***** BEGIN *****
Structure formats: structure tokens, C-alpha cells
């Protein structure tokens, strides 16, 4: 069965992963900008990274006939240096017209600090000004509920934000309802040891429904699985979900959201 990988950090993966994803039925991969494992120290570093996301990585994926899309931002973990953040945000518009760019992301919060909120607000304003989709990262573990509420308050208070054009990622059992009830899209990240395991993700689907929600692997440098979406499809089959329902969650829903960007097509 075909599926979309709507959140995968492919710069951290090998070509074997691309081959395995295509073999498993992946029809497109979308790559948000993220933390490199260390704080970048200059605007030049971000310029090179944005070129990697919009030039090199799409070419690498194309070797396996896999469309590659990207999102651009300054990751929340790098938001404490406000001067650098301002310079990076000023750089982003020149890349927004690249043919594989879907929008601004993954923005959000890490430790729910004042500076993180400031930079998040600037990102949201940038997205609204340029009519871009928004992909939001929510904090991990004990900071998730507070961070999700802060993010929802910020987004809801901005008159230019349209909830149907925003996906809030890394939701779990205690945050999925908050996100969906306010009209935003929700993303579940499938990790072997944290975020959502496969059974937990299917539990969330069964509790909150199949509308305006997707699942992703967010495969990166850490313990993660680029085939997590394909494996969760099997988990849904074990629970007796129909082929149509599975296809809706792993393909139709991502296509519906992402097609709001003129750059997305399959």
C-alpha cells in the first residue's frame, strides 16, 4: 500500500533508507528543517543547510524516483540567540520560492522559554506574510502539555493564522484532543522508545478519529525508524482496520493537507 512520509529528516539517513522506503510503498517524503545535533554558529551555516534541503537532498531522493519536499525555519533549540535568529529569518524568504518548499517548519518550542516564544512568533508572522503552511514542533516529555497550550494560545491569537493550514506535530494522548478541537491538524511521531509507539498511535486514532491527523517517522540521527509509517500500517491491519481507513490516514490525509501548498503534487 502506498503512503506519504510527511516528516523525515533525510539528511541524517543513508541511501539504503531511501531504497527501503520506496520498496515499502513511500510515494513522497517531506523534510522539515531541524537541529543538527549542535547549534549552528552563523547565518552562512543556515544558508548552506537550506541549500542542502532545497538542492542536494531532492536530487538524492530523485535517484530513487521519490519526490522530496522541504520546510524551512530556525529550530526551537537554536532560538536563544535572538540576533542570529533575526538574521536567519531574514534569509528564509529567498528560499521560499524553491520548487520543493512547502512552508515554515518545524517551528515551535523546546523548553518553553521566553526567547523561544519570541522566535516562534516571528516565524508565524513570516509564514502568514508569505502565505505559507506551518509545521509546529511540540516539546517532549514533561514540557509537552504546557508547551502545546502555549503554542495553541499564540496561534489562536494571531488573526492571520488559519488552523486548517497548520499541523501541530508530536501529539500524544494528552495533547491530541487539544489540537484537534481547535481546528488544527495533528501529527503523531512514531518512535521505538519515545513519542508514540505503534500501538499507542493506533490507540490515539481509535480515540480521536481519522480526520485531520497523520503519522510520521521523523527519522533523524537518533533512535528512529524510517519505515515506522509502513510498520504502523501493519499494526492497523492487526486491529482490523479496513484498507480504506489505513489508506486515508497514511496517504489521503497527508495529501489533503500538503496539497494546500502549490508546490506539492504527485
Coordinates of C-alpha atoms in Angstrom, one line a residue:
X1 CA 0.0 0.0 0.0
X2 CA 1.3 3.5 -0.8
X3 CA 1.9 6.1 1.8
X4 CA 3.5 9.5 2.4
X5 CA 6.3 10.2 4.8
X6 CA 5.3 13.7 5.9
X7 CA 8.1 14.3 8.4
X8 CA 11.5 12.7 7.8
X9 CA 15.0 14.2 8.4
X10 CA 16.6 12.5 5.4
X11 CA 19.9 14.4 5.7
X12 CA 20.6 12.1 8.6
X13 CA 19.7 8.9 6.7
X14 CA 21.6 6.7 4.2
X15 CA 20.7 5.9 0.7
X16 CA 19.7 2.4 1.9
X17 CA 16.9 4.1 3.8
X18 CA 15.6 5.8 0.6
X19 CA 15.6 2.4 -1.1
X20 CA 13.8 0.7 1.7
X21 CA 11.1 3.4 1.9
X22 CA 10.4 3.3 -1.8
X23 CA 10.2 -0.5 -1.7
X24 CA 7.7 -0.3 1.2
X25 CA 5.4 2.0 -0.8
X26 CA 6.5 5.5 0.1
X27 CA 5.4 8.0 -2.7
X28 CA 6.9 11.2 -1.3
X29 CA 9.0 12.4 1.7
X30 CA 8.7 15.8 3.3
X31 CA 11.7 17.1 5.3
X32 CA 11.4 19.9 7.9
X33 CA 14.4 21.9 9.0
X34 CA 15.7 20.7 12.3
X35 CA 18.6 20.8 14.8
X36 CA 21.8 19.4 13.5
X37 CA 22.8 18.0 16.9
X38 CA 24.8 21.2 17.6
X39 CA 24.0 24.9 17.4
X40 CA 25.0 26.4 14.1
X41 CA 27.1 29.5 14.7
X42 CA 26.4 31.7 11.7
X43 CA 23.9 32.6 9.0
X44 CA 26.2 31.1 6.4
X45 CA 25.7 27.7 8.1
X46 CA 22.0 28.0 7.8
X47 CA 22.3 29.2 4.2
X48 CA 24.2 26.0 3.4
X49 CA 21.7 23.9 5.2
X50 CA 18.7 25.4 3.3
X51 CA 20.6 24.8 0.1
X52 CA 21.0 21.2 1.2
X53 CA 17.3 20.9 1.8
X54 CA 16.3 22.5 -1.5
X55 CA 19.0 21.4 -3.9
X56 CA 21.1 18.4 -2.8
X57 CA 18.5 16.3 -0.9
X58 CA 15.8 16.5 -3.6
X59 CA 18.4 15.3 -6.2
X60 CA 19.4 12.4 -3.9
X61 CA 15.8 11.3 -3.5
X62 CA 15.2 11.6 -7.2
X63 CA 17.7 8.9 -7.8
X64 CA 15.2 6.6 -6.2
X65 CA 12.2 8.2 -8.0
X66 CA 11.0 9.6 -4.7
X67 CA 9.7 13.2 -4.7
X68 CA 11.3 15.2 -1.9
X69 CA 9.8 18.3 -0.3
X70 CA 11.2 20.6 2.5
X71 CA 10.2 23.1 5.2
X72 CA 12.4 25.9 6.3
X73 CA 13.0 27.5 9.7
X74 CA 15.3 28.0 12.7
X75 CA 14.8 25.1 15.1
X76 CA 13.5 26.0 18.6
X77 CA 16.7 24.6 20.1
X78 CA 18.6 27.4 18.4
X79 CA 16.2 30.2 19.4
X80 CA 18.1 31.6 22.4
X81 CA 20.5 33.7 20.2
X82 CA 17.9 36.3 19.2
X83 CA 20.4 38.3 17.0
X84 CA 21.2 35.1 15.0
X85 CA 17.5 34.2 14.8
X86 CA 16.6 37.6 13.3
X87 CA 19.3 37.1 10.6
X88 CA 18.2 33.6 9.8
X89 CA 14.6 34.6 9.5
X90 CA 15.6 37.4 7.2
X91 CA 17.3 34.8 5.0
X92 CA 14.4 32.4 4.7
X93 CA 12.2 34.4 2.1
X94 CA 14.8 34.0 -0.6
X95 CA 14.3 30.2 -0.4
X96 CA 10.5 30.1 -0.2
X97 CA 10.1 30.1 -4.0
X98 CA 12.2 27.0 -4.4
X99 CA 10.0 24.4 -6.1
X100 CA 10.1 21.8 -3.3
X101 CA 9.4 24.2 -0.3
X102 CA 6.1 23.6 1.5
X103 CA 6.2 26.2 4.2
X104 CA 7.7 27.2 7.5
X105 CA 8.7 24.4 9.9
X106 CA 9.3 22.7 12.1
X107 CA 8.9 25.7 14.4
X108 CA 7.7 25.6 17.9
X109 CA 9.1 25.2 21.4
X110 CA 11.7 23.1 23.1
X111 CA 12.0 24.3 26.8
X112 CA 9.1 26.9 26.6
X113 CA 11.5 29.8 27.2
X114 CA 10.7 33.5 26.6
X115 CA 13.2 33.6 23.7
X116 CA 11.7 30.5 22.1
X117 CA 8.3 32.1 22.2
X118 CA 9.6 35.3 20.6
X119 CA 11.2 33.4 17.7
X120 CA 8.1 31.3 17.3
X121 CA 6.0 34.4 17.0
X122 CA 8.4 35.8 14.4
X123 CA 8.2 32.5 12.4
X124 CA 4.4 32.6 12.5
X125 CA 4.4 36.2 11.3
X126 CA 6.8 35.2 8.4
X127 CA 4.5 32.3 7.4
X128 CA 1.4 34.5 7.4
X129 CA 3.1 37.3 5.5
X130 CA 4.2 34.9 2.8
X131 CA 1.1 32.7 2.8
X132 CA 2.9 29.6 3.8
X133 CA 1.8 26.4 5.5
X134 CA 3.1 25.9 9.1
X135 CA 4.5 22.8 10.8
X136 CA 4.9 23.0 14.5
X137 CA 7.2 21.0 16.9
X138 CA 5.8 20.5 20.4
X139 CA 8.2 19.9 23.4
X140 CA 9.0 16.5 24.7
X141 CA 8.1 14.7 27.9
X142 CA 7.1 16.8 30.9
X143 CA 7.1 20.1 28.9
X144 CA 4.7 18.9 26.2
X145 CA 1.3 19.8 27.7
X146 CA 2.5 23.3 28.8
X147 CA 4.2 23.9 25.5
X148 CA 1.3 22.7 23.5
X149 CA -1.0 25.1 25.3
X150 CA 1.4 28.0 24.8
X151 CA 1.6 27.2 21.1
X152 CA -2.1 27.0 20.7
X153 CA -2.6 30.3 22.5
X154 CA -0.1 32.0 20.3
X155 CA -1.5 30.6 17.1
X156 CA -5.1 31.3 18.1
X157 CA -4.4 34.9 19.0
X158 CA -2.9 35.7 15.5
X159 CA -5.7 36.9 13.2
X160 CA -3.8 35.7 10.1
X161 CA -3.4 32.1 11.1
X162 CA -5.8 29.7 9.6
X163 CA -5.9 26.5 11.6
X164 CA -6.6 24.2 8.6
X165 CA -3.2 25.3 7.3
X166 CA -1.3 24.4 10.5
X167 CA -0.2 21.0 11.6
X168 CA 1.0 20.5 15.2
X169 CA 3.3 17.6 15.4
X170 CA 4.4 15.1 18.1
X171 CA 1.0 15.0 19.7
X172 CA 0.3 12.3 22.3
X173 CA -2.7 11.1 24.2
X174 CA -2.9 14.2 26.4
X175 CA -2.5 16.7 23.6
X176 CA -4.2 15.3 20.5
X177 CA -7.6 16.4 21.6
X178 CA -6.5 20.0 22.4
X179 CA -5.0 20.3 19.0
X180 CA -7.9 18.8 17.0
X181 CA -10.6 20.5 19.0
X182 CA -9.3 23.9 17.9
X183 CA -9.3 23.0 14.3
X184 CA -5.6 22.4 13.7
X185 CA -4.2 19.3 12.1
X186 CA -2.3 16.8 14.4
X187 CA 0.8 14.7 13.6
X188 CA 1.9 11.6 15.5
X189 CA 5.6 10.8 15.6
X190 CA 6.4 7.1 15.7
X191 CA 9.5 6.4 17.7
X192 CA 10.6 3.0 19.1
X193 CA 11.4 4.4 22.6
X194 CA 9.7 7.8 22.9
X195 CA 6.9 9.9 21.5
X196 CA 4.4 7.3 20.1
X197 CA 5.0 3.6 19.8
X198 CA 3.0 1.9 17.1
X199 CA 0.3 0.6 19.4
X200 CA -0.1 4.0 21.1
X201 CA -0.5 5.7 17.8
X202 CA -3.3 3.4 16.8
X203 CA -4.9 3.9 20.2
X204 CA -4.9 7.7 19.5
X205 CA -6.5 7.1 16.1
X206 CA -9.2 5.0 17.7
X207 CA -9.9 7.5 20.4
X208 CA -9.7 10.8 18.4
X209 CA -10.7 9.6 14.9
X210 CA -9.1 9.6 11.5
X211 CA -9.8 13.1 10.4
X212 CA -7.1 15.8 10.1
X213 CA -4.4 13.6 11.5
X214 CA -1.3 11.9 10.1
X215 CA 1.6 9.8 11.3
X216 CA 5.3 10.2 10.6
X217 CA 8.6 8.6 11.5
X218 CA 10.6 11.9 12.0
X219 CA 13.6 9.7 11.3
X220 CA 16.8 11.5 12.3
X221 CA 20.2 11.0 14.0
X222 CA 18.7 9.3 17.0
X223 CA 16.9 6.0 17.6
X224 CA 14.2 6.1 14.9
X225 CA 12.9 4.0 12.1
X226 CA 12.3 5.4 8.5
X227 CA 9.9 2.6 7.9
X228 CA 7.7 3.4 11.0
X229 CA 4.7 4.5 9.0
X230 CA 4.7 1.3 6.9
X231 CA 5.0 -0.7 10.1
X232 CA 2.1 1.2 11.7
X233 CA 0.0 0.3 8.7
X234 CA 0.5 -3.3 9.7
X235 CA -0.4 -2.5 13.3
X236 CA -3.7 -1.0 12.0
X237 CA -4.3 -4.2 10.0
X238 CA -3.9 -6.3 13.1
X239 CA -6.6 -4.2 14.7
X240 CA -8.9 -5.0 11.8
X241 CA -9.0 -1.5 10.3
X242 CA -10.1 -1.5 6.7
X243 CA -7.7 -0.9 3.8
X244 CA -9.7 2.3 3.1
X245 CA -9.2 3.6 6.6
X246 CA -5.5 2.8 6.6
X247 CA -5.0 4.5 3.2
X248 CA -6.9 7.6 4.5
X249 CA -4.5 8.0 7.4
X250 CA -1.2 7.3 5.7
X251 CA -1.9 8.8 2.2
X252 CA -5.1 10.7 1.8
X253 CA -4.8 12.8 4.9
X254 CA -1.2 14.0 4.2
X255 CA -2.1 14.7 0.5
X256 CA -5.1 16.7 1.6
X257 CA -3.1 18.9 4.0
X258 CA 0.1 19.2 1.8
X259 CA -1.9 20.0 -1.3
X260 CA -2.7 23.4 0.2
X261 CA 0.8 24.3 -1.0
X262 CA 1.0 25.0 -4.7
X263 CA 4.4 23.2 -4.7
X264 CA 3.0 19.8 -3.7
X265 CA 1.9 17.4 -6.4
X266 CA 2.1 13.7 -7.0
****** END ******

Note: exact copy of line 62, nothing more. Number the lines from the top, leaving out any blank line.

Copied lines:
X58 CA 15.8 16.5 -3.6